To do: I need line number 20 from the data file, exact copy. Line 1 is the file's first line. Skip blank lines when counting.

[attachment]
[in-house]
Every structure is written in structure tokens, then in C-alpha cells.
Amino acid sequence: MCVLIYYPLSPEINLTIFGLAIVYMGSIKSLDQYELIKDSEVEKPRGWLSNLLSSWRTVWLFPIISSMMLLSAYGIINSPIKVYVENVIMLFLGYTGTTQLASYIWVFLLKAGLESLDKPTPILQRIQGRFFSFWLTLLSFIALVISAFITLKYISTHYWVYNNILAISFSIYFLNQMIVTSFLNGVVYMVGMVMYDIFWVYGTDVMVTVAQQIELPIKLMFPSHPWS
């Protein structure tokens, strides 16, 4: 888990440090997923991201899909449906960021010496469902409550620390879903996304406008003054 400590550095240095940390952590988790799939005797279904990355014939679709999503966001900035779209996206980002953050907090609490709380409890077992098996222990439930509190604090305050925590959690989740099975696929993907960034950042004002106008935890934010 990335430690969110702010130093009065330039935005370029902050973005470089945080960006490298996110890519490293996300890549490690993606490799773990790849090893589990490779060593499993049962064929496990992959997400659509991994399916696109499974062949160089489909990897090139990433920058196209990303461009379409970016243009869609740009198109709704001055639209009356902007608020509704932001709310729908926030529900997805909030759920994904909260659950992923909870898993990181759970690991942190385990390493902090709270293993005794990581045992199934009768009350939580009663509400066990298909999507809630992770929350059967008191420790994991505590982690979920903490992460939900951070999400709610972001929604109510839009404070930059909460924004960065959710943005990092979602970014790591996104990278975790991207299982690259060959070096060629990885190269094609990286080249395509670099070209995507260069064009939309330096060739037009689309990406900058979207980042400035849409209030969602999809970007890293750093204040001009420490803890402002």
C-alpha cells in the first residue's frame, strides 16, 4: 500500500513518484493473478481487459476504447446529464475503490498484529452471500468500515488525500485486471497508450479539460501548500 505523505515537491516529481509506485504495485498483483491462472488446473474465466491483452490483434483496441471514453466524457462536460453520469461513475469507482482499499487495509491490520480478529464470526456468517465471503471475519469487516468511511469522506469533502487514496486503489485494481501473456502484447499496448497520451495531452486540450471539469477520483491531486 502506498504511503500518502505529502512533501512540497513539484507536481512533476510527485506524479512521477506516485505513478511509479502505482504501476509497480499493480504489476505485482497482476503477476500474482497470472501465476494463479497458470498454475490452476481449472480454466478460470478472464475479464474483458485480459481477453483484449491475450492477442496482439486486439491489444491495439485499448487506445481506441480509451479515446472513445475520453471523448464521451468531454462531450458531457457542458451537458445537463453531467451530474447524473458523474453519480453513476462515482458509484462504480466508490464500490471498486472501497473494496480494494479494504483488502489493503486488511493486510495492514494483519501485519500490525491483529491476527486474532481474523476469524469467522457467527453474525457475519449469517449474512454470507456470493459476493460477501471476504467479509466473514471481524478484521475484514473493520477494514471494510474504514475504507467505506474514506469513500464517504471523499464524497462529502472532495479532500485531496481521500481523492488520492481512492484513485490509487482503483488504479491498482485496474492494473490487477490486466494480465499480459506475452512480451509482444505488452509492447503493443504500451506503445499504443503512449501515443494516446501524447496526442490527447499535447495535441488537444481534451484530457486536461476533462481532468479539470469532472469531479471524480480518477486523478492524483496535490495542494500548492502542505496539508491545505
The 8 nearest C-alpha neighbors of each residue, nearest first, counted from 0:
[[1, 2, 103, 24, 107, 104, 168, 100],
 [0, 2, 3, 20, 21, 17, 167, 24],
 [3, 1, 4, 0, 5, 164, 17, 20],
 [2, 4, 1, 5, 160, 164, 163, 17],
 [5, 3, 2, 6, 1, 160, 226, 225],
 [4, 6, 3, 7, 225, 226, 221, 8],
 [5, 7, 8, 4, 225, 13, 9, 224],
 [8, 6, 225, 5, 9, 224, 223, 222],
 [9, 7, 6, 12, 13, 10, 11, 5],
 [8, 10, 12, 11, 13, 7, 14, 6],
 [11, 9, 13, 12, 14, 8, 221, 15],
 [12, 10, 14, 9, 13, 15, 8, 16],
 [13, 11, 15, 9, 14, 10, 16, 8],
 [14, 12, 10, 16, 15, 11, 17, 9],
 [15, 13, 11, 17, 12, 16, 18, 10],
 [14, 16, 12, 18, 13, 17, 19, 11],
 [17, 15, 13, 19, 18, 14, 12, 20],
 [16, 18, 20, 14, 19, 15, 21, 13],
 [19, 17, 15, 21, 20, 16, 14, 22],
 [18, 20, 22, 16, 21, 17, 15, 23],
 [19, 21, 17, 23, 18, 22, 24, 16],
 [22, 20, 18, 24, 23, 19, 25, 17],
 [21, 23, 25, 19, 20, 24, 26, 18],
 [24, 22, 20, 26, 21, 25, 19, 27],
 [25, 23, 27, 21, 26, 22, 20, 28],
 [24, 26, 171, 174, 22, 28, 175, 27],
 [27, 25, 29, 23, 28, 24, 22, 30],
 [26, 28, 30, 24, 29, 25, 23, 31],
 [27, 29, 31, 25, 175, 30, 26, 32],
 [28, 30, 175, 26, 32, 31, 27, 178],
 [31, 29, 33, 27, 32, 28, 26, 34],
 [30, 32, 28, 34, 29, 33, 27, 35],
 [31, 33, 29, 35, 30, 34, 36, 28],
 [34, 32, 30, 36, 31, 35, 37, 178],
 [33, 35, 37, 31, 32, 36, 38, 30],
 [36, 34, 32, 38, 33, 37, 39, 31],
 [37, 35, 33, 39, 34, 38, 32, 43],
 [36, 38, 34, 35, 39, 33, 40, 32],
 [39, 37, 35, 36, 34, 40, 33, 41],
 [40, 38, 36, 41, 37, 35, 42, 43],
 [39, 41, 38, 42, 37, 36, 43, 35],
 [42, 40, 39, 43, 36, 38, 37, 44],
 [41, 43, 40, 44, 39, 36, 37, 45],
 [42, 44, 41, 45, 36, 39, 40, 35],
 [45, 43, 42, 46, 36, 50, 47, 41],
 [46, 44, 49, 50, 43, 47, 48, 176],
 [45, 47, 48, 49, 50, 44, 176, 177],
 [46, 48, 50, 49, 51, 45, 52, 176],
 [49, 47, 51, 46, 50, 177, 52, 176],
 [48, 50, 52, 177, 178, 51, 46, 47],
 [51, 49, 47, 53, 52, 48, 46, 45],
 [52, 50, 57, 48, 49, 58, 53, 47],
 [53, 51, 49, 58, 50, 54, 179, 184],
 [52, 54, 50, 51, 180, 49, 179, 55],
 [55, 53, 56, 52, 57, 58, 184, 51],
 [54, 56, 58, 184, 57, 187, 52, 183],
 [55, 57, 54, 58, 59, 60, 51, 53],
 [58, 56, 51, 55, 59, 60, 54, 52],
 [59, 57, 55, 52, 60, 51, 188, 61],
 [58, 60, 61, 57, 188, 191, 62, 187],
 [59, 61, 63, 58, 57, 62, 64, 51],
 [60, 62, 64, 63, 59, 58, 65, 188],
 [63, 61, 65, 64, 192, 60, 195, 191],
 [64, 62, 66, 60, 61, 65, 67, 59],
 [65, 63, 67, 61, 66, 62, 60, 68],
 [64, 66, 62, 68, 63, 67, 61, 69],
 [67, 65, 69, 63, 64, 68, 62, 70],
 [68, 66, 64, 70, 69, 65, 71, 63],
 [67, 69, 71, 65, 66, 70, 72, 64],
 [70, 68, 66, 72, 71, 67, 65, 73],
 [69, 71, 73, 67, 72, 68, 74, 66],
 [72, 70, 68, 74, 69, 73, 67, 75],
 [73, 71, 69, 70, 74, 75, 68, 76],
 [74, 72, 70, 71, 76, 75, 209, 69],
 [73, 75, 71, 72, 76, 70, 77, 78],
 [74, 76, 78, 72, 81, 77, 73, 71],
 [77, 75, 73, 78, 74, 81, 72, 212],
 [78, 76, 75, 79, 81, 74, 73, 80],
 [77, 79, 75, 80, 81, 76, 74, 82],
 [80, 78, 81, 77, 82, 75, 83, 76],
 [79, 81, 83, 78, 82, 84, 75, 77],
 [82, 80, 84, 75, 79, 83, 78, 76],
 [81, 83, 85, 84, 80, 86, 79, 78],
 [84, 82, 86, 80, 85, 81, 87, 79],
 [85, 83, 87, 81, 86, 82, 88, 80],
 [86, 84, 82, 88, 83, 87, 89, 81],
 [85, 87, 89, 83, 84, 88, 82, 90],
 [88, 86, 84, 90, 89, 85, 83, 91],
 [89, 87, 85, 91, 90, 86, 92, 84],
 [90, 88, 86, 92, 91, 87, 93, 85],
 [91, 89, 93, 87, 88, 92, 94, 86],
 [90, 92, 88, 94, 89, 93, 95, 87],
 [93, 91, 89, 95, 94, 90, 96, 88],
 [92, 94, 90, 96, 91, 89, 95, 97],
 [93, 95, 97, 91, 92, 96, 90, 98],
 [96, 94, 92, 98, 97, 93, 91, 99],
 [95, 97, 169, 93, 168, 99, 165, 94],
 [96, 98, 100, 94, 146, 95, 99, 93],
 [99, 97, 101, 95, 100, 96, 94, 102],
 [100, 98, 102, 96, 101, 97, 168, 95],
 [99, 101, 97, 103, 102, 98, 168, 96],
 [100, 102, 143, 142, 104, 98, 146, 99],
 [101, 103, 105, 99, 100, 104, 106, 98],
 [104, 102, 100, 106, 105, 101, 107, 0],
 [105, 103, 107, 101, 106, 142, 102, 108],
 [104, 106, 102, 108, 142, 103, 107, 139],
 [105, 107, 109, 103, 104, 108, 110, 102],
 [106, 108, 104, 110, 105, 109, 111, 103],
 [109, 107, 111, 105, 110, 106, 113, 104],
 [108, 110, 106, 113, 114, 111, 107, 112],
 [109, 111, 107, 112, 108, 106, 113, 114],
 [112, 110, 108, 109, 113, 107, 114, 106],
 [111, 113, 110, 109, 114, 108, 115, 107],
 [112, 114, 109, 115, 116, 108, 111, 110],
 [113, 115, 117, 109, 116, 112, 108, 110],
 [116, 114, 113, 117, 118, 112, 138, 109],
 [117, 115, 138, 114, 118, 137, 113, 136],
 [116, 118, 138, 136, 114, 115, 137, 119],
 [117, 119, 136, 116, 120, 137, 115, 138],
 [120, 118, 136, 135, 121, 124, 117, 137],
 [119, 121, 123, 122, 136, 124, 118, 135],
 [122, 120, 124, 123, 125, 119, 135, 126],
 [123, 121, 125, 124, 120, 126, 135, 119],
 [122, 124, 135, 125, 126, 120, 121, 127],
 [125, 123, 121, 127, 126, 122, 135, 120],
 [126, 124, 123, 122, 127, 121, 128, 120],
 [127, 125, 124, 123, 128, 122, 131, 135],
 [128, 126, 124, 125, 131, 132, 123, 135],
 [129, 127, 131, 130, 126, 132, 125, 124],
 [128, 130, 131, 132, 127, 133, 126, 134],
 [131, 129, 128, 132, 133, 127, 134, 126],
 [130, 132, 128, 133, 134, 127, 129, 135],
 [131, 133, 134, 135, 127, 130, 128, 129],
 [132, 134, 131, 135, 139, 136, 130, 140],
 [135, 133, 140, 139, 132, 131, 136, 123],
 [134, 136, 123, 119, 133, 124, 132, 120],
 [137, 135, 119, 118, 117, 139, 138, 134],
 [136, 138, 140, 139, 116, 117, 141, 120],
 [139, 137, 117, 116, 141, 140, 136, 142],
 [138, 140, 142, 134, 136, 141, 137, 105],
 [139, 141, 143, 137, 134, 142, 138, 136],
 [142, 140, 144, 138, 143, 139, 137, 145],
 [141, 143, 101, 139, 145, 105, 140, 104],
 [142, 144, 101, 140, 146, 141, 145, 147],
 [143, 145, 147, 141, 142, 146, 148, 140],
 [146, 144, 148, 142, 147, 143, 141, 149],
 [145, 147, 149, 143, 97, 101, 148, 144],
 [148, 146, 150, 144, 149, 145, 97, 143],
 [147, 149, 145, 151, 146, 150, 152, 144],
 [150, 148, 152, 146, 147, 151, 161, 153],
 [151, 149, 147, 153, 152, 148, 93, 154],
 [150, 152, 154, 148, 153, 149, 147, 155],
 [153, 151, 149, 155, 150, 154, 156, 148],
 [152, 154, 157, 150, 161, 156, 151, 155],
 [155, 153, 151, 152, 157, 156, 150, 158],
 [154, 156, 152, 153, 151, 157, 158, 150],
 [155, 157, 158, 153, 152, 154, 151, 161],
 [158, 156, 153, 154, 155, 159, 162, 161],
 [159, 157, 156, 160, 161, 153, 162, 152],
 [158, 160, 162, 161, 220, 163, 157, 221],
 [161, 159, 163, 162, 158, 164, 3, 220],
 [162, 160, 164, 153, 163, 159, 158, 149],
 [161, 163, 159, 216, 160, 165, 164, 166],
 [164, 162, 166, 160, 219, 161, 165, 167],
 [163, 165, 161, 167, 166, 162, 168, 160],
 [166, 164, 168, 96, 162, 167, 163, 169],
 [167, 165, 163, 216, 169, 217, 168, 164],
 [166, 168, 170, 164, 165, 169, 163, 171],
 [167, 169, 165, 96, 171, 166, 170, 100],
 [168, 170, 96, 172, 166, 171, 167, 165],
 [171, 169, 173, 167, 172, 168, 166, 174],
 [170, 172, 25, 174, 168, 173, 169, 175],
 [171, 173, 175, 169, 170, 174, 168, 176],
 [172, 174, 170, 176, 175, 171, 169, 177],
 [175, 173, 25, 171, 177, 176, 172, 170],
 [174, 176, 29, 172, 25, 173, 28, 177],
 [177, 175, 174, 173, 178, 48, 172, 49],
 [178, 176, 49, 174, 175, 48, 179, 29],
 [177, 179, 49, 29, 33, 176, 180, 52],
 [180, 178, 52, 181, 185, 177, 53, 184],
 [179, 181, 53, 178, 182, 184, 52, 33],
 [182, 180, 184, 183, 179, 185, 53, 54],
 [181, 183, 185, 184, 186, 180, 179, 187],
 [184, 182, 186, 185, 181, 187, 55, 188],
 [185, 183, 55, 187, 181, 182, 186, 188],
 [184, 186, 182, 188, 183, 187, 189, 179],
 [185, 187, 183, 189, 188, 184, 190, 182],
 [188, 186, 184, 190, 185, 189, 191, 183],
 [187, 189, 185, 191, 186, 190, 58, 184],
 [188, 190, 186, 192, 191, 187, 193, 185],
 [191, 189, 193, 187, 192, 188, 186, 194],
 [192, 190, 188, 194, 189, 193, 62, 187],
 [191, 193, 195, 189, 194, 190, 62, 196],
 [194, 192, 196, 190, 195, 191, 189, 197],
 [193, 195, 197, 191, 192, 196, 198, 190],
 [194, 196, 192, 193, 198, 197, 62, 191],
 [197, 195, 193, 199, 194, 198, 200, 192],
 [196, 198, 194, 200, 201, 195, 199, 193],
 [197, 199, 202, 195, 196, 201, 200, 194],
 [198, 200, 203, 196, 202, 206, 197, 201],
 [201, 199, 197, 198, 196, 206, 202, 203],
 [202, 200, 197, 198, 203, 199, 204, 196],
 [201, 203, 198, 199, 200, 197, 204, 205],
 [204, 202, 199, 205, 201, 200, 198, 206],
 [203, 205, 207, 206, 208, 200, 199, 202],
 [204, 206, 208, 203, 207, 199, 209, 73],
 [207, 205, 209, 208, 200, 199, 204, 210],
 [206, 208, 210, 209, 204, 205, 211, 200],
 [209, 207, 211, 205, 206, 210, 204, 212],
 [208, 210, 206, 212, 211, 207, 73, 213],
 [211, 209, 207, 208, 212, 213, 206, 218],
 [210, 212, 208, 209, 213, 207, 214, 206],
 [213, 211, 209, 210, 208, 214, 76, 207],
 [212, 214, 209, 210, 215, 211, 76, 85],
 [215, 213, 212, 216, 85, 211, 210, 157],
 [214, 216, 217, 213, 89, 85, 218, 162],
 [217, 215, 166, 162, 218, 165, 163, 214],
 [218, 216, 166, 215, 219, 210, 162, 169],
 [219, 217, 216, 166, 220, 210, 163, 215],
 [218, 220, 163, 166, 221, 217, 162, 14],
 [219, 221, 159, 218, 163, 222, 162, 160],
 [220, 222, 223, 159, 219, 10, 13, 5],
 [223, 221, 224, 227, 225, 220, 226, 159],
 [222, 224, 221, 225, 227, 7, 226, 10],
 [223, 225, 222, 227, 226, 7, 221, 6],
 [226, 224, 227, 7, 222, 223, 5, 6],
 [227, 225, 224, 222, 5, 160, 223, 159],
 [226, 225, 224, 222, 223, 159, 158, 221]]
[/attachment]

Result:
 [14, 12, 10, 16, 15, 11, 17, 9],